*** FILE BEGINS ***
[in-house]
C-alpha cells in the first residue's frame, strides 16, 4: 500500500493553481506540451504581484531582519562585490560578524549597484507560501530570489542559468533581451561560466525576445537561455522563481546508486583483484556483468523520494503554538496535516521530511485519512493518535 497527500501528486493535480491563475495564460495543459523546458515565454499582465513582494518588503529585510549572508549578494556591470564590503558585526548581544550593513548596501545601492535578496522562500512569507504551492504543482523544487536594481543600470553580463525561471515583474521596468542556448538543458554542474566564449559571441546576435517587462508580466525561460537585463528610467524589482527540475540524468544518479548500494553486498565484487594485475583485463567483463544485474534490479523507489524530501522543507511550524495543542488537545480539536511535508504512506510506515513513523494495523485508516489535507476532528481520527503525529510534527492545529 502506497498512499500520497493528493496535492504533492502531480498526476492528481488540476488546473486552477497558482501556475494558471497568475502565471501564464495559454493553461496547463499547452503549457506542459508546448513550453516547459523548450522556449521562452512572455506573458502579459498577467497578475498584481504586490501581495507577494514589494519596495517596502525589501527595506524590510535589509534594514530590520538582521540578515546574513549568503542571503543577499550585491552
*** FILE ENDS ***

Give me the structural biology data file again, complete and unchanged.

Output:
[in-house]
C-alpha cells in the first residue's frame, strides 16, 4: 500500500493553481506540451504581484531582519562585490560578524549597484507560501530570489542559468533581451561560466525576445537561455522563481546508486583483484556483468523520494503554538496535516521530511485519512493518535 497527500501528486493535480491563475495564460495543459523546458515565454499582465513582494518588503529585510549572508549578494556591470564590503558585526548581544550593513548596501545601492535578496522562500512569507504551492504543482523544487536594481543600470553580463525561471515583474521596468542556448538543458554542474566564449559571441546576435517587462508580466525561460537585463528610467524589482527540475540524468544518479548500494553486498565484487594485475583485463567483463544485474534490479523507489524530501522543507511550524495543542488537545480539536511535508504512506510506515513513523494495523485508516489535507476532528481520527503525529510534527492545529 502506497498512499500520497493528493496535492504533492502531480498526476492528481488540476488546473486552477497558482501556475494558471497568475502565471501564464495559454493553461496547463499547452503549457506542459508546448513550453516547459523548450522556449521562452512572455506573458502579459498577467497578475498584481504586490501581495507577494514589494519596495517596502525589501527595506524590510535589509534594514530590520538582521540578515546574513549568503542571503543577499550585491552